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Looking at CrossFit and P90X
There is no denying the growing popularity of high-intensity circuit training programs (e.g., CrossFit™, P90X™, etc.) (2,15,16).
With the emphasis of such programs on hard exercise and short rest intervals in a highly competitive environment, it is not surprising such programs have become increasingly attractive to military populations.
For example, over 58 non-profit military CrossFit affiliates now exist, including installations such as the Pentagon, the United States Military Academy, Fort Bragg, Fort Meade, and Luke Air Force Base (17).
The rapid incorporation of these training techniques into military fitness programs has led to concerns about the safety and effectiveness of these programs, elsewhere referred collectively as extreme conditioning programs (ECPs)(3). Anecdotal reports of improved fitness test scores resulting from participation in ECPs have been countered by similar reports of serious injury and even lawsuits associated with the use of ECPs (14,16).
Because increased rates of injury would have negative impacts on military readiness, it is important to assess ECPs from an evidence-based perspective, in order to determine whether or not ECPs enhance, or produce a detriment to, military “fit to fight” capacity. There do not appear to be any studies of ECPs in the peer-reviewed literature. A CrossFit affiliate group at Fort Hood conducted a study in 2009, but this work remains unpublished.
Looking at CrossFit
One non-peer-reviewed study on CrossFit was published in 2010 by the U.S. Army Command and General Staff College (17). The study subjects were 14 students of the College, and “were a mix of men and women with varying levels of physical fitness and CrossFit experience.”
The study was eight weeks in duration, and the subjects performed an initial assessment of the Army Physical Fitness Test (APFT), plus three CrossFit workouts. After the training intervention, the subjects were post-tested on the same pre-assessments.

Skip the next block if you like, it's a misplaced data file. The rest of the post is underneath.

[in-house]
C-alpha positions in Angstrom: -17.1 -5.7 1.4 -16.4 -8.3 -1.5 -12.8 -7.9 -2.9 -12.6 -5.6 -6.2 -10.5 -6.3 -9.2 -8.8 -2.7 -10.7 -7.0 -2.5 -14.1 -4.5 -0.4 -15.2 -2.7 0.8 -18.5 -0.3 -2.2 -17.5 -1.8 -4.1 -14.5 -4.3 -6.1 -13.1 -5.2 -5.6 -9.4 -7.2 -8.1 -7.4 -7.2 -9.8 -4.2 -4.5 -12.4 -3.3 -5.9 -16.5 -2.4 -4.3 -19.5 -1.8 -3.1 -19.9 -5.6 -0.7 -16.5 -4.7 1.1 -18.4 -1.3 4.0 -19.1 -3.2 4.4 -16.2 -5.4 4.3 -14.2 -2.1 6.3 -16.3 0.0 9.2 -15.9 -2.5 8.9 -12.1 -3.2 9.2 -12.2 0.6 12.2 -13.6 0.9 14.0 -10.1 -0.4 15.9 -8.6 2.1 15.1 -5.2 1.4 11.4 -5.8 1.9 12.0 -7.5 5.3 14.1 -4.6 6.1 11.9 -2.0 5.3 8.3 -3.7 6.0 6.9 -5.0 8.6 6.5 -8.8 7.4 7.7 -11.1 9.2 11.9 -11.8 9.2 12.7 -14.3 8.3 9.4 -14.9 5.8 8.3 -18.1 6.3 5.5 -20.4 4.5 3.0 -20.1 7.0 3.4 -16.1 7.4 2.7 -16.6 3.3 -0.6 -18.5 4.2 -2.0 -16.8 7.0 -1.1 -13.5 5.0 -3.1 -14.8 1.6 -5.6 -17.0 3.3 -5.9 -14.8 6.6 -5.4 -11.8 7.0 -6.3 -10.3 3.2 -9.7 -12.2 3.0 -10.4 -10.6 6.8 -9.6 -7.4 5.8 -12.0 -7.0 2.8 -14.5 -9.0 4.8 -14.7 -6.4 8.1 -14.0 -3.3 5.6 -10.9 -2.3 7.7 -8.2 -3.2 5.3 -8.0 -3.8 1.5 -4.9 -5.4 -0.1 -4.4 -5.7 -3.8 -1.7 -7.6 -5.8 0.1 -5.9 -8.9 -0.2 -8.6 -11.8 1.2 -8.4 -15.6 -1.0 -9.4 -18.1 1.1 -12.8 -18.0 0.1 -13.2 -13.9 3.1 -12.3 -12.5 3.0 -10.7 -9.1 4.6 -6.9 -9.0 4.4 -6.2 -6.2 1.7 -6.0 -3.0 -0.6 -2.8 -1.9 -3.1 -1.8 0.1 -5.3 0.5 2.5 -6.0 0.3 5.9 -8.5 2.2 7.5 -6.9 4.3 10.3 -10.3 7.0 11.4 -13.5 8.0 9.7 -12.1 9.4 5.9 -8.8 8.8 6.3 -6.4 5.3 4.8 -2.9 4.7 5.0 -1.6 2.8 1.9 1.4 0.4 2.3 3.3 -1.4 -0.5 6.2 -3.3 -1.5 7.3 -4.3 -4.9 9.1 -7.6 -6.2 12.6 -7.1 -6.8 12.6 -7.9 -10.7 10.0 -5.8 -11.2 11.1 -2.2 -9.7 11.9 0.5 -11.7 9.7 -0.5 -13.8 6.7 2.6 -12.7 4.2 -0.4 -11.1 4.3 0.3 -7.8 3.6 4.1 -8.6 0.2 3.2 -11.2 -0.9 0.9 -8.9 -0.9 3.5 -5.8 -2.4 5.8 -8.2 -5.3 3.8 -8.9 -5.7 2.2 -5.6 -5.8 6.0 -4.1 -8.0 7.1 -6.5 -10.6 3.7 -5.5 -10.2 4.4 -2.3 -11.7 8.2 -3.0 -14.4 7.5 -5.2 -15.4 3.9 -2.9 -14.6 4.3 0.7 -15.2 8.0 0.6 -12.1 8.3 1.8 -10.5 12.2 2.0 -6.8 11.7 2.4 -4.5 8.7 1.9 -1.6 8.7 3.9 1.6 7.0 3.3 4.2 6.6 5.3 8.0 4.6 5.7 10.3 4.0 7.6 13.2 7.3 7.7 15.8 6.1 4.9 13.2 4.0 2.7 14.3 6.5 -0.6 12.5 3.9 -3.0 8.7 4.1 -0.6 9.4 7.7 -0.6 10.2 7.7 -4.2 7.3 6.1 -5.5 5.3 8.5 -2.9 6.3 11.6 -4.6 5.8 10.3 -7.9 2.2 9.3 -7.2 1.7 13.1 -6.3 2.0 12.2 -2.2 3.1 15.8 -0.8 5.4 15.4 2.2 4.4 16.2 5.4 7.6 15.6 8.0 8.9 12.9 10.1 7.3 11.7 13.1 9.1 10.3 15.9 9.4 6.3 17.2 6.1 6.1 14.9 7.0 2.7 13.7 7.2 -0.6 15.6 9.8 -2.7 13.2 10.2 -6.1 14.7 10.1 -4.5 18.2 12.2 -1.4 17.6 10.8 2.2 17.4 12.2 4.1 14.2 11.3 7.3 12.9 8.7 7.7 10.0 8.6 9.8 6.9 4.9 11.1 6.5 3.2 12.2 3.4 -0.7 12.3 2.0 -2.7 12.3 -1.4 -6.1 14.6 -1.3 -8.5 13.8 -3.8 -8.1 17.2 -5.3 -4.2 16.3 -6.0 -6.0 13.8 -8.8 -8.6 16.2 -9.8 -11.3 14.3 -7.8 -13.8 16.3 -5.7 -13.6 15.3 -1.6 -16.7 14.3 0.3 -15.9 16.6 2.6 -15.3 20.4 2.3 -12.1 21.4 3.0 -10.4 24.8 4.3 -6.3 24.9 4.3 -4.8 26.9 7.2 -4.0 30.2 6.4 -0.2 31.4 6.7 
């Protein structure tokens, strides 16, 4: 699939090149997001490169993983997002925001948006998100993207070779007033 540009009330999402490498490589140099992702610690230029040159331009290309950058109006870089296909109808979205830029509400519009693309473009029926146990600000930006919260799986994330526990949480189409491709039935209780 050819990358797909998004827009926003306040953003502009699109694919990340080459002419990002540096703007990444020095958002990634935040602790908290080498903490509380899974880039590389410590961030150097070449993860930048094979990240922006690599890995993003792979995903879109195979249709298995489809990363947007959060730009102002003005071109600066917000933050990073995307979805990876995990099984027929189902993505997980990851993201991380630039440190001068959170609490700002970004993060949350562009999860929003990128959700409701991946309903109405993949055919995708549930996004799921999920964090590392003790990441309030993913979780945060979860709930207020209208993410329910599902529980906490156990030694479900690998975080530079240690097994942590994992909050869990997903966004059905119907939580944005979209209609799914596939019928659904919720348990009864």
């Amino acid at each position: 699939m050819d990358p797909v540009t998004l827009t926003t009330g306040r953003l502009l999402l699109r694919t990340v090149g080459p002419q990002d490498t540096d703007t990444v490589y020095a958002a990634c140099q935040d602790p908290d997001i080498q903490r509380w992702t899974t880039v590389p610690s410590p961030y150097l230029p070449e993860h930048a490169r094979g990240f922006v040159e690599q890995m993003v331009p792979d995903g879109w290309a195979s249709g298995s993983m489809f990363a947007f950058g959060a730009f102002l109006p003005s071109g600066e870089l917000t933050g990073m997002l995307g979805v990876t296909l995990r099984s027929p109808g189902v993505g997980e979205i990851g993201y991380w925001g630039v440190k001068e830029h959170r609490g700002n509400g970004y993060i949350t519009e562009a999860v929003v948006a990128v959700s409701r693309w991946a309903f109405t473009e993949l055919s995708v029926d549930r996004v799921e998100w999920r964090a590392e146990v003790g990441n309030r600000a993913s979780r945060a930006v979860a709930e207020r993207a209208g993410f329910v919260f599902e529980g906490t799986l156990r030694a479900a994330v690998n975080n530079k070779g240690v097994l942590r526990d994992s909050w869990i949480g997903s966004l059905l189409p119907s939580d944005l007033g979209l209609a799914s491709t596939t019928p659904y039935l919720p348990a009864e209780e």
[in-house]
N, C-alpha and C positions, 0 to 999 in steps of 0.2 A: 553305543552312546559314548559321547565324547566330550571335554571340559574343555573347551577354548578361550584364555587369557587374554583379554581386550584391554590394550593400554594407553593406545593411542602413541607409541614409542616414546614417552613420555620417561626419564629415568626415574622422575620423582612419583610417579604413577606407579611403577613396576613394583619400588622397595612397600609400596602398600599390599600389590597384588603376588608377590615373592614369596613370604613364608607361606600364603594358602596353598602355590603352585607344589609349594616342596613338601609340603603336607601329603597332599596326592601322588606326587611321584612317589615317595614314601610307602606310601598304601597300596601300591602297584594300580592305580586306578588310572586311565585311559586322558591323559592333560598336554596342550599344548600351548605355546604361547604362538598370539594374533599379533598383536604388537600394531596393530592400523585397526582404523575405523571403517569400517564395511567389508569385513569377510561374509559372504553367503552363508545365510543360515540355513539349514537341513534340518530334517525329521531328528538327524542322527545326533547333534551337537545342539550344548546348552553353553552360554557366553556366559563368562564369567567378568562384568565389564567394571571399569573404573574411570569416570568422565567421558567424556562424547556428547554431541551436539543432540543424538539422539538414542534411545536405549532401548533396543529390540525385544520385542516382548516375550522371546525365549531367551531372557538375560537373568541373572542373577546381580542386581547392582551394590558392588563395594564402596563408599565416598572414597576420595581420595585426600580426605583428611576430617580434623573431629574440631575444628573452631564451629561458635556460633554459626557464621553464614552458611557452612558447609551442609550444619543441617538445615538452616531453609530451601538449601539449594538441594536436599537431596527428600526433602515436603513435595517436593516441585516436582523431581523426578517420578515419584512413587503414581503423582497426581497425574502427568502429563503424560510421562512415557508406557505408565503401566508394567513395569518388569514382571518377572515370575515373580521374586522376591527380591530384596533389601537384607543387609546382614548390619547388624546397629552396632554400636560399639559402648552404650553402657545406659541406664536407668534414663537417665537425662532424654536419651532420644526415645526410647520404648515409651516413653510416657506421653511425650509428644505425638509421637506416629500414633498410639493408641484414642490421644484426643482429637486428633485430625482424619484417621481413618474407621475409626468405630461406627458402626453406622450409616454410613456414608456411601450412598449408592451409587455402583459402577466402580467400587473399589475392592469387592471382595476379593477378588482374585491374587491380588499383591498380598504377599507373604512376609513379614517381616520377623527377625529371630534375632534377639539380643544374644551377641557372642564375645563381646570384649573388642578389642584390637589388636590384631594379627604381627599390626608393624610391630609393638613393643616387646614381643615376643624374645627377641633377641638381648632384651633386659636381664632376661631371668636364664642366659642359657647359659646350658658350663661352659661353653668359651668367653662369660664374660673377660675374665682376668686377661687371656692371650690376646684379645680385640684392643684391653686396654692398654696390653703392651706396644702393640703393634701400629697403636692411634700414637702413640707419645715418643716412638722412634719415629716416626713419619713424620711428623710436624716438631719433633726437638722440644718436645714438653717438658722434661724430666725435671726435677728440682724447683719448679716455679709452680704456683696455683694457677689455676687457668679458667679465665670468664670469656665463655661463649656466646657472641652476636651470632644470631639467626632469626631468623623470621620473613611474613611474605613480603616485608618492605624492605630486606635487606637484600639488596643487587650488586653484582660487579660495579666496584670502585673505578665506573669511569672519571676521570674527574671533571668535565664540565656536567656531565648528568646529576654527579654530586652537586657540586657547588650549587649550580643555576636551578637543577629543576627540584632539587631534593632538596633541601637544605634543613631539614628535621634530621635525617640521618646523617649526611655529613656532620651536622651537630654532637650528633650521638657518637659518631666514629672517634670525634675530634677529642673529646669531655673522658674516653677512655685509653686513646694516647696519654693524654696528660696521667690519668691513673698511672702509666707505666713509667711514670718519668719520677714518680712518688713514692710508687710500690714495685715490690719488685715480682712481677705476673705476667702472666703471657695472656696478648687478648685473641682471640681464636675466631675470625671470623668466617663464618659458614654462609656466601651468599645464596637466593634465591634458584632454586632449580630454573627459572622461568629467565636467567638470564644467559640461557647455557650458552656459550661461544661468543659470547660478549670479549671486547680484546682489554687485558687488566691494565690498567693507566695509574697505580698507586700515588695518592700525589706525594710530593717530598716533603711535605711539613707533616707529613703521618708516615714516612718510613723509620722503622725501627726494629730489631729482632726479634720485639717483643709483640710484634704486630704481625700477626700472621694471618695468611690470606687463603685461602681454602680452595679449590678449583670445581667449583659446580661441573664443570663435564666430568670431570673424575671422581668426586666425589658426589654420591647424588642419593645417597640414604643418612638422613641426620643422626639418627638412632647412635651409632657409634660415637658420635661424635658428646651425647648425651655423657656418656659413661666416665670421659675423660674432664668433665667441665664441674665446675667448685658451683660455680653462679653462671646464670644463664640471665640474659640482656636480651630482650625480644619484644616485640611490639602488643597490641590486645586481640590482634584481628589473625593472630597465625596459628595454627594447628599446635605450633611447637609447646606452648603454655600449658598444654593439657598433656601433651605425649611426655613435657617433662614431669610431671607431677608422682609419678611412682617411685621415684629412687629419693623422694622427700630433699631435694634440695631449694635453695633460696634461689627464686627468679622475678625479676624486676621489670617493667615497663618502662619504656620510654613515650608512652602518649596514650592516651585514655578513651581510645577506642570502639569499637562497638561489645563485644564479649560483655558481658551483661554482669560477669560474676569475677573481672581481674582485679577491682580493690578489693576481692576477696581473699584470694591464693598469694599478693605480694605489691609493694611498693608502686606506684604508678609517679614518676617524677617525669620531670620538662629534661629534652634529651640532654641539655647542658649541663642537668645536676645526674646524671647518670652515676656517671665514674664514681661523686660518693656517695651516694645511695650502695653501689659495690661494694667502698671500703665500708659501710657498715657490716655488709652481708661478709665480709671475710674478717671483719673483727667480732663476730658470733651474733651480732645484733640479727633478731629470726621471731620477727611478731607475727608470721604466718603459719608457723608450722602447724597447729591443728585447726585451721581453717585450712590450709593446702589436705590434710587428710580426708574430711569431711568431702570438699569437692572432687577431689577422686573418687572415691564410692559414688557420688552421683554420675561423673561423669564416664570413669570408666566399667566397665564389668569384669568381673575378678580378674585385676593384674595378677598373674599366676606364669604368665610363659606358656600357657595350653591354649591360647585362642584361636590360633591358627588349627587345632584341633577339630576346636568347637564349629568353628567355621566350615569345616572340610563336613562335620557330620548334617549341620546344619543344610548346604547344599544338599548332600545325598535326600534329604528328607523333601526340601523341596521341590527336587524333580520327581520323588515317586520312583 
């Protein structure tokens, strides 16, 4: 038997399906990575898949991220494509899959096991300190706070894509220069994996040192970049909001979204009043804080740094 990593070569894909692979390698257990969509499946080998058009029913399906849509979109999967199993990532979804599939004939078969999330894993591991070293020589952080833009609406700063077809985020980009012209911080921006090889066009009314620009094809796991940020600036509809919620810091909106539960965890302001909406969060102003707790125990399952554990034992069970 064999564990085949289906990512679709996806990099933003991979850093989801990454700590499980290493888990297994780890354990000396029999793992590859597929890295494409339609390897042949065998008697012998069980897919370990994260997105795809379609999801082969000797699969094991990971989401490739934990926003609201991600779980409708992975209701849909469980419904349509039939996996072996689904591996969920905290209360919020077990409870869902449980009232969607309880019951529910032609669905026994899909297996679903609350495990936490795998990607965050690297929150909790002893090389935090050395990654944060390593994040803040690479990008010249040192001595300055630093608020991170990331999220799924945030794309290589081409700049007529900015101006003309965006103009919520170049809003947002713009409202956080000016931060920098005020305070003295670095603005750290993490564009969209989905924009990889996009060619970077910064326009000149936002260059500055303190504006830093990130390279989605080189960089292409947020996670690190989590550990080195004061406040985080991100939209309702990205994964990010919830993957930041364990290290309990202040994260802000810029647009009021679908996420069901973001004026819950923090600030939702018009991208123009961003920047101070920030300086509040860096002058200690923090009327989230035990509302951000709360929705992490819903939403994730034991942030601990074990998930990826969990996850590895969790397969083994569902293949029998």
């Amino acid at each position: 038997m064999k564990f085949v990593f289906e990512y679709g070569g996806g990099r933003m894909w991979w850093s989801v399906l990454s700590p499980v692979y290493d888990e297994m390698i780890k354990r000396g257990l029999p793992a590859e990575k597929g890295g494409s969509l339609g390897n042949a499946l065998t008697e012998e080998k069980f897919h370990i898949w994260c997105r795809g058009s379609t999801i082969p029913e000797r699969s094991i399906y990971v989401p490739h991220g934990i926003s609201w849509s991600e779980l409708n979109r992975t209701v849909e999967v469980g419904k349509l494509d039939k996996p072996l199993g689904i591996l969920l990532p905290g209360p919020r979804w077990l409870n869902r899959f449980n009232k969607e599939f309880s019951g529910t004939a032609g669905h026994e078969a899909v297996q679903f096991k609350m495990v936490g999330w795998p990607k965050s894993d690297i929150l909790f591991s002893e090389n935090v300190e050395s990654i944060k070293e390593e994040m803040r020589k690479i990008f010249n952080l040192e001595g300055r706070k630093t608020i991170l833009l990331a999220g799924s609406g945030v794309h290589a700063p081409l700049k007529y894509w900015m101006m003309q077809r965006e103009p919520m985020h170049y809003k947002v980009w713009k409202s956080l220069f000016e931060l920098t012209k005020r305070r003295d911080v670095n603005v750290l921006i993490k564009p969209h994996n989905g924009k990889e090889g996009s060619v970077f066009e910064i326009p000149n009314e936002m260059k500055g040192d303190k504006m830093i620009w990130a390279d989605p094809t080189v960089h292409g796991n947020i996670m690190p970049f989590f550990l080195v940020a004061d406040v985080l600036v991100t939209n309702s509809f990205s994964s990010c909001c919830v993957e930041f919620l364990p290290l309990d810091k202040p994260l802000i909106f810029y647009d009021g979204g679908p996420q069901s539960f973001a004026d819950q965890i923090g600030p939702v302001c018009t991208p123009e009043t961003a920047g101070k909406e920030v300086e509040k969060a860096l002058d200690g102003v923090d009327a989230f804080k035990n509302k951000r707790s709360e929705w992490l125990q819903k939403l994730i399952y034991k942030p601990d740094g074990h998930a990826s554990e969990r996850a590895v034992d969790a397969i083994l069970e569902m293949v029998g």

The 2010 CrossFit study suffers from several deficiencies.
The sample size was small; there was no control group, and no comparative group which trained utilizing protocols that have been demonstrated to improve military fitness (7,8,10,11,12). Laboratory measures of aerobic fitness/strength/power were not conducted.
Differences in “average power” were the outcome variables used to assess performance improvements. The post-test results were reported as percentiles, and not tested statistically to determine if the differences were significant. For the APFT, post-test improvements of 7.33% and 4.77% were reported for the push-up and sit-up components. Some subjects recorded declines in performance on both tests. The 2-mi run was not assessed post-training due to inclement weather.
Looking at P90XAnother recent study which appeared in a non-peer-reviewed online journal examined the P90X ECP (23).
This study evaluated the energy cost and exercise intensity of four different P90X workouts. The study utilized 16 subjects (9 men and 7 women). Pre-test assessments consisted of a treadmill test to measure maximal oxygen consumption (VO2max) and maximal heart rate. The subjects practiced each of the four P90X workouts selected for the study prior to the testing period.